This article is one of the most important of this open innovation series. So be sure to take notes, and don’t forget that you can make questions anytime for our team.
At this stage, we already have a structured portfolio of ideas organized in innovation horizons. What we need, then, is to understand which of these ideas can become products or services that will push up your business opportunities.
To do this, we need to evaluate three main factors:
- How much does the consumer (internal or external) need the idea?
- Does the company have the capacity to put it into production?
- What is the size of your value proposition for the user?
This phase is called “Opportunities in Development” and requires an innovation team to evaluate the feasibility of the proposed ideas. If the company does not have an innovation team ready, it can create temporary teams with the expertise needed to assess each group of ideas.
STEP 1: USER’S NEED
The first step of the innovation team is to evaluate how much the consumer needs the idea. An efficient and objective way to measure the user’s need is to make a scorecard – ranging from 1 to 5 – on the following points:
You can use different types of data to answer questions 1 and 2. Customer support and sales channels, for example, usually have rich information.
The innovation team must decide on the type of research. For example, when your top customers have a similar need for customer service via email, a next step might be to ask other customers if they also have that need.
More complex ideas or when the client/user has difficulty expressing what they need can require a more sophisticated investigative method. Here, the focus is not to discuss all research methods in-depth, so let’s just list some critical methodologies.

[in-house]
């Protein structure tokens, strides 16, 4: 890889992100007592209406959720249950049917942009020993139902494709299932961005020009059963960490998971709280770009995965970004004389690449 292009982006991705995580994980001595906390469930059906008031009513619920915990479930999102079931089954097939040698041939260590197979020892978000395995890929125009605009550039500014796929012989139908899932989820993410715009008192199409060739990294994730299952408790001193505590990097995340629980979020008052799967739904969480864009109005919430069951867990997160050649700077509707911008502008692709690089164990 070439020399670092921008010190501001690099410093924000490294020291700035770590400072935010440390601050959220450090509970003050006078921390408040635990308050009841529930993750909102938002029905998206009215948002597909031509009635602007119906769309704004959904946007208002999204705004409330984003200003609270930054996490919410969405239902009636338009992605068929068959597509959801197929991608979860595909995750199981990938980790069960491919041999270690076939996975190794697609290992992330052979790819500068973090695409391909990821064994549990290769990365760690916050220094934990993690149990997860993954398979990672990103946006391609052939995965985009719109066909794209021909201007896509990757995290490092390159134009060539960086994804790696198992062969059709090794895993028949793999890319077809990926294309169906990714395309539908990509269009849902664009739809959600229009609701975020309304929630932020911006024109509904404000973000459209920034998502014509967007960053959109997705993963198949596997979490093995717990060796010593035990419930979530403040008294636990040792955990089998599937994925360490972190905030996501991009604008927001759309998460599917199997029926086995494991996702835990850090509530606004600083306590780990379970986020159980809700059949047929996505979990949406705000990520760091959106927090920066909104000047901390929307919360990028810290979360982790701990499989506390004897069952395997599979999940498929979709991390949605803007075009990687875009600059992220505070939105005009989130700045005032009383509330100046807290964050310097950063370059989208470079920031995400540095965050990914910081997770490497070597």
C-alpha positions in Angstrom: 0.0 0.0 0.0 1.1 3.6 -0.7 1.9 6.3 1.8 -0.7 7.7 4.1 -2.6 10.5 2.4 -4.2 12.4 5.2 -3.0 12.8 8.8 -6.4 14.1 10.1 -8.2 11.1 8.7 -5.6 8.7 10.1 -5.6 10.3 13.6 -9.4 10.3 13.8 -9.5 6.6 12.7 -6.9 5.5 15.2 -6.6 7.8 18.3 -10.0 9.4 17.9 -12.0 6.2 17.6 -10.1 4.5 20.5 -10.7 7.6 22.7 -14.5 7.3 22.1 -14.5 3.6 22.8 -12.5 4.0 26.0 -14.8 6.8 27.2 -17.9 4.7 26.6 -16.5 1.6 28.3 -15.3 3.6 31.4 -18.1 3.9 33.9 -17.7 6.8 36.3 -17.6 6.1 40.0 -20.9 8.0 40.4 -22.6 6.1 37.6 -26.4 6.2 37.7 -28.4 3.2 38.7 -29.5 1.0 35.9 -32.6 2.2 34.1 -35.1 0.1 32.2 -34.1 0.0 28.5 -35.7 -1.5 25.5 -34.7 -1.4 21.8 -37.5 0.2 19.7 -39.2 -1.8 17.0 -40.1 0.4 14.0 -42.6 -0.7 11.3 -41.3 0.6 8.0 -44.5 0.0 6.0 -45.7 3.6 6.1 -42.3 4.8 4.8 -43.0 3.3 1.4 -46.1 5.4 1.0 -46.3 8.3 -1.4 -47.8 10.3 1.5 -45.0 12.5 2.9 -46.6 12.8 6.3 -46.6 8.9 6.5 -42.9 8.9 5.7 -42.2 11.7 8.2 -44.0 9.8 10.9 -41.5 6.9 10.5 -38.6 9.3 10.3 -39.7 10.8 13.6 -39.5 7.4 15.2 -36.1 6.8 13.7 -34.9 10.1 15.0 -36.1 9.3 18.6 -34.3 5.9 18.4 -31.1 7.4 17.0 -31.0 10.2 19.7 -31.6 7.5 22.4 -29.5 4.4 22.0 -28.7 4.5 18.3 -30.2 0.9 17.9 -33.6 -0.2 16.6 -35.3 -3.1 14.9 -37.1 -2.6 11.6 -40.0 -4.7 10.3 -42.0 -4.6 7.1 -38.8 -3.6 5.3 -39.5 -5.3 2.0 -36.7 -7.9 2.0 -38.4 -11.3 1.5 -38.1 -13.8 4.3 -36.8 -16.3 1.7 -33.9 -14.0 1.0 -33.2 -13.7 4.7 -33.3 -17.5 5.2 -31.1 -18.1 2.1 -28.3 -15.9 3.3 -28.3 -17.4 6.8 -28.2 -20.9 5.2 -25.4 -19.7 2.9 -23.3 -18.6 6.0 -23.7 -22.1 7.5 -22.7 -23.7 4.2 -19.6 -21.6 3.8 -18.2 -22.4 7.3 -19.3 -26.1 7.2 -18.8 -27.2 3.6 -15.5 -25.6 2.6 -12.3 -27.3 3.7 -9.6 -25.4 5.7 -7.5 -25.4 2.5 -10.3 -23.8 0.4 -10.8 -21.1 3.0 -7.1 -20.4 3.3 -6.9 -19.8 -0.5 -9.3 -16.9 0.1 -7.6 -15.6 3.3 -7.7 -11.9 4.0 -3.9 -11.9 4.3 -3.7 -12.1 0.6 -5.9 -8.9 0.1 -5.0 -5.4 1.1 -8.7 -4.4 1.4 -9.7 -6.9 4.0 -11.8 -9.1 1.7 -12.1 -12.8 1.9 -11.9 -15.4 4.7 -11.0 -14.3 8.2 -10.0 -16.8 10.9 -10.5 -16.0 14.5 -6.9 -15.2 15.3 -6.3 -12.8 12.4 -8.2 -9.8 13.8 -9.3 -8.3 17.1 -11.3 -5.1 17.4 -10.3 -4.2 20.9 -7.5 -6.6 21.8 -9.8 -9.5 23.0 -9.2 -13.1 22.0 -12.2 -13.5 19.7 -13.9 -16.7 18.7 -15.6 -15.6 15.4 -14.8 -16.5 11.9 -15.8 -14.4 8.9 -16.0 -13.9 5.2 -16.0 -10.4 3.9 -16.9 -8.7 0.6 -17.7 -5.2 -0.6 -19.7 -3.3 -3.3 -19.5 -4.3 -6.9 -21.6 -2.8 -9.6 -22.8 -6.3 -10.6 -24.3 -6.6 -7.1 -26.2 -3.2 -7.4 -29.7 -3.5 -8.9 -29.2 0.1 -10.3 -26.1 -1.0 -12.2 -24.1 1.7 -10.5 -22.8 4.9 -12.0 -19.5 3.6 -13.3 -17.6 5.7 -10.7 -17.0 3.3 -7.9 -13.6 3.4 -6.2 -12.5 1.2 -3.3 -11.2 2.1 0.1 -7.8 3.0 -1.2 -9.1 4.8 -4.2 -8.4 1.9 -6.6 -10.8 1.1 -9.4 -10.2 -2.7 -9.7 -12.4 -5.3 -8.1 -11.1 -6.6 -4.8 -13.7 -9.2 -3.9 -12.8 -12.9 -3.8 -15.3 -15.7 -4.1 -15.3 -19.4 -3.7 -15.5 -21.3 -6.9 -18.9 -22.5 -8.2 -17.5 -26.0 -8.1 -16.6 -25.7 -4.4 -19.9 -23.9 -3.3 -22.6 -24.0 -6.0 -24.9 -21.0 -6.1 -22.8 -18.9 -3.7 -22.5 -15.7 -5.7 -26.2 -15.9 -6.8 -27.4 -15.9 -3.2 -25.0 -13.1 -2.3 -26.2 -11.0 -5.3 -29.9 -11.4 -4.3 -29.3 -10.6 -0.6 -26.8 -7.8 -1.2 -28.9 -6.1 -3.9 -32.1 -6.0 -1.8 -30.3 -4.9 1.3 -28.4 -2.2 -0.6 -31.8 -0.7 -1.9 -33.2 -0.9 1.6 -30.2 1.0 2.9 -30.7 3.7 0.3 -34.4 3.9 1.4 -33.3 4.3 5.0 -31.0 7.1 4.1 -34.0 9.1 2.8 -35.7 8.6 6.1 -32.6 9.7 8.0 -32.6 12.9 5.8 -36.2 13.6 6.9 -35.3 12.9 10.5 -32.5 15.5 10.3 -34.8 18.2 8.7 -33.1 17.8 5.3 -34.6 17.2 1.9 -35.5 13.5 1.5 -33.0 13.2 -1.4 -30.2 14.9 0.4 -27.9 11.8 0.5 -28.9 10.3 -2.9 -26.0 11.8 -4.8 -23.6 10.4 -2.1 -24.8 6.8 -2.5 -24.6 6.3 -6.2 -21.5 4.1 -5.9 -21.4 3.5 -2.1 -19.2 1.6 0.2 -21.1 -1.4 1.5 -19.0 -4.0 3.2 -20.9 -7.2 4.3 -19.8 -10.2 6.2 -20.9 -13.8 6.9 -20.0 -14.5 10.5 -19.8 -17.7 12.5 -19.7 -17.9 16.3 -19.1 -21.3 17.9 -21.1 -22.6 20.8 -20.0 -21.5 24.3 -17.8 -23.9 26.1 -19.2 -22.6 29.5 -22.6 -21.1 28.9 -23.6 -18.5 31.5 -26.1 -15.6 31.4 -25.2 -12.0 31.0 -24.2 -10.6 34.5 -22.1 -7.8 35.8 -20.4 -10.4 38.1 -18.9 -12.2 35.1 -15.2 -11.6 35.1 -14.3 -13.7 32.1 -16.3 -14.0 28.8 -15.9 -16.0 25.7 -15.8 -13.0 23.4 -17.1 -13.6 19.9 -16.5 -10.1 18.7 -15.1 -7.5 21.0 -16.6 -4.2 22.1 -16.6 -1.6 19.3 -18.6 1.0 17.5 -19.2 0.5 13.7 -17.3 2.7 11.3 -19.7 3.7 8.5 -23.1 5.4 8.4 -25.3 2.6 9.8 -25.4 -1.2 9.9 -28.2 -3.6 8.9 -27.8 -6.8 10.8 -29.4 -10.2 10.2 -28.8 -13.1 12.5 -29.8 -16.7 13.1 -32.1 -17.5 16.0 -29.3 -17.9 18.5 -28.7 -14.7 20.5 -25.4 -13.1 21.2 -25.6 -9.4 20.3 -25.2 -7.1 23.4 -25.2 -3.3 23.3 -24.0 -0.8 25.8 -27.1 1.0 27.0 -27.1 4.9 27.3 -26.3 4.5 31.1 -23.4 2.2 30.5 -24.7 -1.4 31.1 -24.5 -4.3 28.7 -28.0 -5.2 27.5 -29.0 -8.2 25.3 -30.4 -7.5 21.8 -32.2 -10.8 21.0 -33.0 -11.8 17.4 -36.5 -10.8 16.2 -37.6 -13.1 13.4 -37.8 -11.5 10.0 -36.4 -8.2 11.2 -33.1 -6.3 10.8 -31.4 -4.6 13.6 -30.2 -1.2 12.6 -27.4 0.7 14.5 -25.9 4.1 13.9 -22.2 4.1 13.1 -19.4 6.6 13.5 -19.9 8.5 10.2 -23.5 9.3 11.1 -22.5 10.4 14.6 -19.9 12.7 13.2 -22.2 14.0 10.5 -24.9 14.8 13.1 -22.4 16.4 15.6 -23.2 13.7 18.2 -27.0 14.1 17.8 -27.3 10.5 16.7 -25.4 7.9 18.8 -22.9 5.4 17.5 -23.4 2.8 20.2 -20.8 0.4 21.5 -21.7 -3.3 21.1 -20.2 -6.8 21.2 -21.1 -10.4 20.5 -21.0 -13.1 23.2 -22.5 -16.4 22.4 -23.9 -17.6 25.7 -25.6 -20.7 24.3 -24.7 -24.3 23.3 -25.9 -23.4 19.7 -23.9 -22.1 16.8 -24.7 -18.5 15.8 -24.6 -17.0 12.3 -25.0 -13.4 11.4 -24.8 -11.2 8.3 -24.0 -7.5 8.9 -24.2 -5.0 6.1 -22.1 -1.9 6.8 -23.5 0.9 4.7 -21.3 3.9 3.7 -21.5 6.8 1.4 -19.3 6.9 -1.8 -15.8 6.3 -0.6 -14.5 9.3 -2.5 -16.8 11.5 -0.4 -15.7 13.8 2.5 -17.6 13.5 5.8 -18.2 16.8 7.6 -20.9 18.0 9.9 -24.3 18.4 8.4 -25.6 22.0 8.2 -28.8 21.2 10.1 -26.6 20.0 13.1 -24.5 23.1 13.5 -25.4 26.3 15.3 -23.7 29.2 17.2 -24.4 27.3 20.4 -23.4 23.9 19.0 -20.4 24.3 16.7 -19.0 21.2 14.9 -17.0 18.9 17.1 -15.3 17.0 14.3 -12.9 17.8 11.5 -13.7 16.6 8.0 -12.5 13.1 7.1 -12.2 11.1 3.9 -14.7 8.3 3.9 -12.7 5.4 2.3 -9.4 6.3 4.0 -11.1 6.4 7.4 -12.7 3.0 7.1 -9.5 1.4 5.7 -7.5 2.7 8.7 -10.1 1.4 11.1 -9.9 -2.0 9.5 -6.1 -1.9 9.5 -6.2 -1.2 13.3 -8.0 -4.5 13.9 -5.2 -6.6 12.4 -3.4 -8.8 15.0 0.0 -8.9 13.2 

- Delphi Technique
- Nominal Group
- Group Discussion
- Voice of Customer
- Lead/User research
- P.E.S.T.E.L Analysis
The Innovation Intelligence platform helps you answer the last three questions objectively with data. It is possible to answer those questions because the platform’s core objectives are to help our customers understand market movements, emerging technologies, and technological trends and track who the investors, competitors, and customers are associating with a particular technology or solution.
Furthermore, the tool generates quality and ease to use information related to the speed at which it helps customers find these answers and delivers them an unparalleled competitive advantage.
STEP 2: DELIVERY CAPACITY
The second step in building the opportunity is to understand if the company can convert the idea into reality. Which means turning into “real opportunity,” a statement that already has its need confirmed.
We also will use the scorecard technique to understand the delivery capacity of the company. If this capacity is not enough, we need to know whether it is possible to develop it internally or look for startups to assist the company.
How to measure the company’s delivery capacity
We can measure the delivery capacity of the company by making a scorecard ranging from 1 to 5 points on the following topics:
Understand if the company’s brand positioning adheres to the desired audience. For example, it makes perfect sense for Shell to launch its network of electric vehicle stations, but it wouldn’t make much sense if they tried to enter the fashion industry.
The goal here is to analyze its business model and analyze whether some elements would bring a competitive advantage over current and future players in its value chain.
It is possible to mention numerous advantages: a network of partners, synergy with other products, combined offers, established distribution network, customer portfolio, synergy with the manufacturing process, or reuse of waste.
Technology, expertise, and partners
When the company has the talents and technology to build and deliver the solution, its innovation team can look to internal experts on the subject to better understand the challenges and who would be the people in the company who could help in the project.
A common challenge – hard to overcome, especially when the solution runs away from much of the company’s core – is the availability of people.
Although they are interested and willing to execute the project, they are usually already busy with other activities. Therefore, they will certainly not prioritize an innovation project in the validation phase of opportunities.